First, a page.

Plethon’s thinking largely offers Neoplatonic gnosticism, and fits neatly into pre-existing traditions of gnosticism and Platonic Theurgy that Adams’ covers well. But while this will provide the general context for the creation of the deck, the actual religious and occult insights captured in the deck represent a striking inversion of the Platonic Theurgical theology.
The inversion Adams’ uncovers represents a rejection of the gnostic dream of escape from a “fallen” material realm and ascension to a higher level of truth and divinity. Where various forms of gnosticism and theurgy aim at rising to the level of the true highest non-worldly divinity while rejecting the world around us and the deceptive lesser divine demiurge that masquerades as its god, Adams shows that the Sola-Busca deck instead identifies itself with the demiurge and represents something of a pact with this lower divinity in rebellion against the transcendental highest god.
The demiurge – variously identified with Baal-Hammon (the patron god of Carthage which was Rome’s ancient enemy), Kronos-Saturn, and the Serpent-Dragon – is the source of worldly riches and power in contrast to the higher goal of transcendence beyond worldly concerns. Conjoined with the Neo-Platonic belief in reincarnation, the pact with the Demiurge the d’Este family maintained seeks continued reincarnation in ever stronger and richer social positions from generation to generation. Rather than escape the world of matter so despised by most gnosticism, the pact with Saturn aims instead at continued existence and power within the world. It is a choice for power rather than transcendent salvation.
This counter-theology and hidden cult of Saturn is well attested to in the symbols, forms, and figures within the deck. Consider, for example, the strange image of the “hermit” in the Ipeo card presented earlier. There we have a praying figure in monkish robes but with bat or dragon-like wings wearing a crown of worldly power. We need not even mention the strangely sinister angel-like head to which the monk prays.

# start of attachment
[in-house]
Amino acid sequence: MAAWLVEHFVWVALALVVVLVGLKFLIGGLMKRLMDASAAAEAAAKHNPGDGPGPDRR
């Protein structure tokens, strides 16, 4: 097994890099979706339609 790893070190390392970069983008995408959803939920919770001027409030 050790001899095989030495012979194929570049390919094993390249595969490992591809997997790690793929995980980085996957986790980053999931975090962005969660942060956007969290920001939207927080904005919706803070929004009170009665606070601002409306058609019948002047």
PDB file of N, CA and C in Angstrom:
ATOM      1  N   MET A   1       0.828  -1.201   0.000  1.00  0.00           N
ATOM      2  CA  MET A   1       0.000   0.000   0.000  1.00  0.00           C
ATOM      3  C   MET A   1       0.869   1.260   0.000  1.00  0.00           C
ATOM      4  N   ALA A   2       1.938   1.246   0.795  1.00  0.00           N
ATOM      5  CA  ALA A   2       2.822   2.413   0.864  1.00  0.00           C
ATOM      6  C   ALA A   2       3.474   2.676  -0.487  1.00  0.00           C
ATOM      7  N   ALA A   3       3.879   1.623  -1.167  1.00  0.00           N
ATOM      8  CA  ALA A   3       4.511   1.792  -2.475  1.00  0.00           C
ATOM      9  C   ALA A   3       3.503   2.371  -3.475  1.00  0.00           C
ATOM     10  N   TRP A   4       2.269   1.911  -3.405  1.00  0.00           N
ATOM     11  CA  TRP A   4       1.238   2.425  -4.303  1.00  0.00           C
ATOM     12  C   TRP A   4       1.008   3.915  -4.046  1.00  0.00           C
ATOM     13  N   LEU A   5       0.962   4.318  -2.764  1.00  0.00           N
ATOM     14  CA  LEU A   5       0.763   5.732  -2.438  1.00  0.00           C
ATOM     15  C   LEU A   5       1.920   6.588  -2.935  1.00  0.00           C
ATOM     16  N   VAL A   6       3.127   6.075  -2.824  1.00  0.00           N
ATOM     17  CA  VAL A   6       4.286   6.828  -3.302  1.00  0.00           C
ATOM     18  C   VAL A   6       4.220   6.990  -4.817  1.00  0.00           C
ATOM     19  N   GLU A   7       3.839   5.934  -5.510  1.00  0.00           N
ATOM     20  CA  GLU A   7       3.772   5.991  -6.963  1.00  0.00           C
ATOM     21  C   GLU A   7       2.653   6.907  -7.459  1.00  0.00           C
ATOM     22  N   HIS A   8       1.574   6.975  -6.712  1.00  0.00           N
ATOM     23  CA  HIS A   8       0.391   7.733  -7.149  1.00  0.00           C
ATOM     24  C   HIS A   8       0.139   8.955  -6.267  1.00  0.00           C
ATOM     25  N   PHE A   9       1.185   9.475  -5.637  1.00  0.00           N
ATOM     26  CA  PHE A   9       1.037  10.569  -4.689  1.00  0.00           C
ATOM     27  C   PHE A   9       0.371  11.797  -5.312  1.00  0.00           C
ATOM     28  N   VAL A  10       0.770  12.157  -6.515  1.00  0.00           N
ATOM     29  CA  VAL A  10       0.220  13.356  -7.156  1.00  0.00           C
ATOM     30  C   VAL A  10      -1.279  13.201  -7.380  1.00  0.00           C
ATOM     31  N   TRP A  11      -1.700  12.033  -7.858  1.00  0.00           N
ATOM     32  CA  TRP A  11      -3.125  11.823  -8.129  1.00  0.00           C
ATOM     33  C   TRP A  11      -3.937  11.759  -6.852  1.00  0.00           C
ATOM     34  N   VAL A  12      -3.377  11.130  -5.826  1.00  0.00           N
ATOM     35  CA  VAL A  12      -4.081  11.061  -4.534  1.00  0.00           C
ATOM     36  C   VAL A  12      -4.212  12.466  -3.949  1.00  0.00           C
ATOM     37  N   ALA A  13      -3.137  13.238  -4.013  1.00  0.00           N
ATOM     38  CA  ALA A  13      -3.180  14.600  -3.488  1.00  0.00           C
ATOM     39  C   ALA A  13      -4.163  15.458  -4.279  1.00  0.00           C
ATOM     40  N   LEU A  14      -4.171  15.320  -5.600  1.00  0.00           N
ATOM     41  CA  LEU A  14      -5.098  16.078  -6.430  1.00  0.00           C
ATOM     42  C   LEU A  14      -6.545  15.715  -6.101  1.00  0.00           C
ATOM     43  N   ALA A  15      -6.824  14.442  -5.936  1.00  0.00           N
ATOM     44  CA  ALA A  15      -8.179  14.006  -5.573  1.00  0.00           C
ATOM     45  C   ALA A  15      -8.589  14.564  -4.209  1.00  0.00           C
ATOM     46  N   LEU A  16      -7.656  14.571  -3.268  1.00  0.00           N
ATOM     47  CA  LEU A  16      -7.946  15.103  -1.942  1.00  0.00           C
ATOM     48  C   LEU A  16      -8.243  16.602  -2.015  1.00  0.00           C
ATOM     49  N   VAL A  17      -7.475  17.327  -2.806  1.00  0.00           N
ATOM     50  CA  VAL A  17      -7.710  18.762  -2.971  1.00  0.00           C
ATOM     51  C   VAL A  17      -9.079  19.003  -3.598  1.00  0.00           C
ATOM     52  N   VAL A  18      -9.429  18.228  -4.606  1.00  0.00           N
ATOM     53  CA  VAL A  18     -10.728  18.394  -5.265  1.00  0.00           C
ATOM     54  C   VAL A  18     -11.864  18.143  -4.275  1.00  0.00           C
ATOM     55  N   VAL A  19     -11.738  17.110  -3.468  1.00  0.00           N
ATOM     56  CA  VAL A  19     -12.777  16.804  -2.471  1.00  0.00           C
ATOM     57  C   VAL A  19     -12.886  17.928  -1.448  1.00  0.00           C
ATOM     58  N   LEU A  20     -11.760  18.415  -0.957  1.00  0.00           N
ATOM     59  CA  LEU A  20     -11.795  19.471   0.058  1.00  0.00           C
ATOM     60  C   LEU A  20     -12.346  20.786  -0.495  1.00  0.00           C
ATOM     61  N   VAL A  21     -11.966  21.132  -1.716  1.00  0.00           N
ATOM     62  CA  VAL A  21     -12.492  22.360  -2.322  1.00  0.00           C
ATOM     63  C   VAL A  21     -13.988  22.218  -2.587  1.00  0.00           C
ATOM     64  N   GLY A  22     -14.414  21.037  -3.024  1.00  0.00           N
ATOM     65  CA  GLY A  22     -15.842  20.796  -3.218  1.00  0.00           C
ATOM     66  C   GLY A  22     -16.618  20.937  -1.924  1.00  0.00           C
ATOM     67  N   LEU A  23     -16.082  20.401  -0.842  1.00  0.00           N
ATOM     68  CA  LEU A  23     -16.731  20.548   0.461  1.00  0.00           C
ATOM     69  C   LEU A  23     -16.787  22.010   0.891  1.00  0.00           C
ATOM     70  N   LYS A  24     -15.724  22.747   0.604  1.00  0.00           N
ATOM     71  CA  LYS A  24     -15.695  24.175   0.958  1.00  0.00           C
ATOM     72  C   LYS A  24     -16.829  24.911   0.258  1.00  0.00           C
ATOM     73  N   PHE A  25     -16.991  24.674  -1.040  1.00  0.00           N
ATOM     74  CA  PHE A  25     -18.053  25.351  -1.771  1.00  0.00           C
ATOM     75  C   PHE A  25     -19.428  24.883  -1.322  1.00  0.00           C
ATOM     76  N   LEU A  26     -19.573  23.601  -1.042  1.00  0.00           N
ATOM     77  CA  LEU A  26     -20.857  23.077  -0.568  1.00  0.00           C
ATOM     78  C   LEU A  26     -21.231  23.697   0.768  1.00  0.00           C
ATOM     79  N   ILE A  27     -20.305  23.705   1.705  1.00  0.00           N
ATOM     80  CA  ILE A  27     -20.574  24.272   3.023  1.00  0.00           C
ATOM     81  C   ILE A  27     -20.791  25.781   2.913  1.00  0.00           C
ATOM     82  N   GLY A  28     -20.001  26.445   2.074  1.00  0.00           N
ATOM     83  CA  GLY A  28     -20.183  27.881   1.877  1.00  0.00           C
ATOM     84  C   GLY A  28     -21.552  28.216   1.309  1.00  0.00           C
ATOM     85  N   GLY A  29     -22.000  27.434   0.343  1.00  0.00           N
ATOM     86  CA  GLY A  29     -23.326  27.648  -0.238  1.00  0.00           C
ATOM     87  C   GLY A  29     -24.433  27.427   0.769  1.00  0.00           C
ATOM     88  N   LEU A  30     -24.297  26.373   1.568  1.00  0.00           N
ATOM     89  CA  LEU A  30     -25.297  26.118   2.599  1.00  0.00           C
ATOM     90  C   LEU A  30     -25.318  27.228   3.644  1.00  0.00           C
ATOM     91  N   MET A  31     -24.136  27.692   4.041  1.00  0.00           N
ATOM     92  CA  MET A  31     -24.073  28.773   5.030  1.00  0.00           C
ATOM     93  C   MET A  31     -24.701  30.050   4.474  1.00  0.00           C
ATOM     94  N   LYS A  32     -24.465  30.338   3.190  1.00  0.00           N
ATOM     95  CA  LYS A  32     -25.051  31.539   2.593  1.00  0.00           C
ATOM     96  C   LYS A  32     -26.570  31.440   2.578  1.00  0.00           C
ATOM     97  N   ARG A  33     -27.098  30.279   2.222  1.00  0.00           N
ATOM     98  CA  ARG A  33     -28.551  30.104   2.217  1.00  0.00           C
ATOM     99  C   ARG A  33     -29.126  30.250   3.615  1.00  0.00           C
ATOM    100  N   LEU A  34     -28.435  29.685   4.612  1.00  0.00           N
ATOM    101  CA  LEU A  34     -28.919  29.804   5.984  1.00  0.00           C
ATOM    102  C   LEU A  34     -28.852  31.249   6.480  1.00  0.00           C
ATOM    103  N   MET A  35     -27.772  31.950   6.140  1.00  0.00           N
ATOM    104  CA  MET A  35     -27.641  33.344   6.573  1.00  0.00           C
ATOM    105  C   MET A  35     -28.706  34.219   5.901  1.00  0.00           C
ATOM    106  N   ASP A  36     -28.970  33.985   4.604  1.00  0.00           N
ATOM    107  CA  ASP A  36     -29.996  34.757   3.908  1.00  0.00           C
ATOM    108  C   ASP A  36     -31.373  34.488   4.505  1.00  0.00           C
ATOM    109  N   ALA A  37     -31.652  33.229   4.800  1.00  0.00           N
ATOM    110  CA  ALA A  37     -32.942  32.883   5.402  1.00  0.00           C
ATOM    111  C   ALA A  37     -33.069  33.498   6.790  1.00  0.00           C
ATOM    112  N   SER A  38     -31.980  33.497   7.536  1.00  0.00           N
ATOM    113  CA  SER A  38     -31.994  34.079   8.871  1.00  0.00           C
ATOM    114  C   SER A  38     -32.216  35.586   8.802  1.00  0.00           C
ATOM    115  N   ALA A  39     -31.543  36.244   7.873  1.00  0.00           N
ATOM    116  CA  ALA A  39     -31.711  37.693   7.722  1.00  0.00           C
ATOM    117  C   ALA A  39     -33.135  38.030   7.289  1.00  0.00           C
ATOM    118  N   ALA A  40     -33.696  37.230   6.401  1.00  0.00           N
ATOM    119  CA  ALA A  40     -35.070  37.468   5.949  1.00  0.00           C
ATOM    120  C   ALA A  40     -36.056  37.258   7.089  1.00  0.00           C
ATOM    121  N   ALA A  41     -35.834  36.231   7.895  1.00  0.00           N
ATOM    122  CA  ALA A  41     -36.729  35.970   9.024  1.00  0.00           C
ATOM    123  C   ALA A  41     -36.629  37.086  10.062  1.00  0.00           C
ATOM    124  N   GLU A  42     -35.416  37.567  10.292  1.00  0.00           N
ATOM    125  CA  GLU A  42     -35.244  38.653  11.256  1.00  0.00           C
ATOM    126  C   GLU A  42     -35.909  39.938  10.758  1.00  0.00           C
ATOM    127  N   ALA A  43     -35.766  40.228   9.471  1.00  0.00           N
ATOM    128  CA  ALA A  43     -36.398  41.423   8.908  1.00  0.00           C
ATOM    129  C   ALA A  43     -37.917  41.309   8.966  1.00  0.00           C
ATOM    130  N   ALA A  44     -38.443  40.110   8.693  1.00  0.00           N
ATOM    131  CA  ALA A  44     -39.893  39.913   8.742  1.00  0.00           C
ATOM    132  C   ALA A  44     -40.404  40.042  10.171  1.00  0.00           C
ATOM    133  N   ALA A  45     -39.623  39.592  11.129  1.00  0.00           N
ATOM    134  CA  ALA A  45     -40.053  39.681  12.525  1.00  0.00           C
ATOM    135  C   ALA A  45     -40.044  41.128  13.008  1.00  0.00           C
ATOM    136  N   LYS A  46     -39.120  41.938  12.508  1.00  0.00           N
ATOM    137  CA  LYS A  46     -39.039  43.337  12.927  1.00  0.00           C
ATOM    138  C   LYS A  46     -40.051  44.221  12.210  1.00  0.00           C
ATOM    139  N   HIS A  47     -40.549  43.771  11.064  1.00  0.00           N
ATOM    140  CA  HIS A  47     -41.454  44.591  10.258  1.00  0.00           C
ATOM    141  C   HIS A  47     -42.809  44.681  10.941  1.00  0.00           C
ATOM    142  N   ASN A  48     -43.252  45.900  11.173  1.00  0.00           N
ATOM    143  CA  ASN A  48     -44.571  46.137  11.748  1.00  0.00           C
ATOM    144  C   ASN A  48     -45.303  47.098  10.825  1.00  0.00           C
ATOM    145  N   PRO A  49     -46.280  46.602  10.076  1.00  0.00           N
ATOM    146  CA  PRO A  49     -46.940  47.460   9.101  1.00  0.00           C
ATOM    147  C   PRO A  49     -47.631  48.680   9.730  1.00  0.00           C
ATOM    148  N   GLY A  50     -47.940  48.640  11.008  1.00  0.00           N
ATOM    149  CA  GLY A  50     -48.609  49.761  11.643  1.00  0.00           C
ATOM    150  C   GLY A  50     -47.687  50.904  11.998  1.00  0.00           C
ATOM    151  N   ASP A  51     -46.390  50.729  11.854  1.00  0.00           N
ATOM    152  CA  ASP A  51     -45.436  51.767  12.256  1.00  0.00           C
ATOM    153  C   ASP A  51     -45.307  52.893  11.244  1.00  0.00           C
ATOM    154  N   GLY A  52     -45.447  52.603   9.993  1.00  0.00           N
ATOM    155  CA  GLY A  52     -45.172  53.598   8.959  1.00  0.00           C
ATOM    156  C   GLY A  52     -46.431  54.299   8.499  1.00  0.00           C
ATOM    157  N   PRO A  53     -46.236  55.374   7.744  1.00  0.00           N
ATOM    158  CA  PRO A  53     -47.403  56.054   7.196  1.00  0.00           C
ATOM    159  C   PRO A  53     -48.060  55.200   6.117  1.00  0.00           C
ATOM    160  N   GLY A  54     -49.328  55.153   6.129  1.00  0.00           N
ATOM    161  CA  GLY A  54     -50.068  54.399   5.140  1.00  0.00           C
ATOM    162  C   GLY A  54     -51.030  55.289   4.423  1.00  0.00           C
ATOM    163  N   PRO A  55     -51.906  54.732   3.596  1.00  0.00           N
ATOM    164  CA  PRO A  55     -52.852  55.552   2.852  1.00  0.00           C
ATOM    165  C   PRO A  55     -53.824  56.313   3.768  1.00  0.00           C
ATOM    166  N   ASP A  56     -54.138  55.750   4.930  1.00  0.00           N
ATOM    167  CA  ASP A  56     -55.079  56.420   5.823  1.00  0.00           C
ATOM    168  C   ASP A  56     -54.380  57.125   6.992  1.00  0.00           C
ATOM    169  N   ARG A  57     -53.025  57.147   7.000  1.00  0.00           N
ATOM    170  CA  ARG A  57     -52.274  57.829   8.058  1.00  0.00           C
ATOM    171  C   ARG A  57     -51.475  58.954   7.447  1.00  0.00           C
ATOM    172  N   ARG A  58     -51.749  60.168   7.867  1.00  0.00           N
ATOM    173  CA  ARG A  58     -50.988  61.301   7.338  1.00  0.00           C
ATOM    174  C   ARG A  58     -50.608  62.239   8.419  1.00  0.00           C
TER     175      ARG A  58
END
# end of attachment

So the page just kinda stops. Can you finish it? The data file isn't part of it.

Other details include references to the “toys of Dionysus”, the human sacrifice practiced in worship of Baal-Hammon in Carthage, “Hekate’s Top,” and other ritual technologies and procedures. Ultimately, Adams’ convincingly reveals that the deck is a grimoire for a secret cult of Saturn – a grimoire for the achievement and maintenance of worldly power through an alliance with the gods of the world rather than those of spiritual escape:
“The heavily encrypted cosmology, theurgical and ritual practices that constitute the Sola-Busca tarocchi form a veritable grimoire of elite magical praxis. At the core of the deck’s heretical cosmology stands the demiurge in his most archaic and violent form, that of the hypercosmic Ammon-Saturn, the lord of time and the cycles of creation and destruction… The inevitable consequence of this chain of logic was that ‘true religion’ involved the worship of the hypercosmic demiurge in his most archaic – and thus purest – guise: as the sun behind the sun, the hypercosmic Saturn – whether known as Mithras Helios, Sol Invictus, Phanes, Lucifer, or Ammon.” (p. 250)
Why review this book?
In some quarters I was met with surprise when expressing an interest in reviewing this book for Gods and Radicals. The surprise is not, in fact, at all surprising. The story of the Sola-Busca Tarot is of a wealthy, elite, privileged, politically powerful and ruthless family using pagan worship and magical operations to maintain their own social, economic, and political dominance. While this understanding of the deck is historically accurate, it fails to fully appreciate the promise of the deck and the decks’ cosmology and anti-theurgical practice.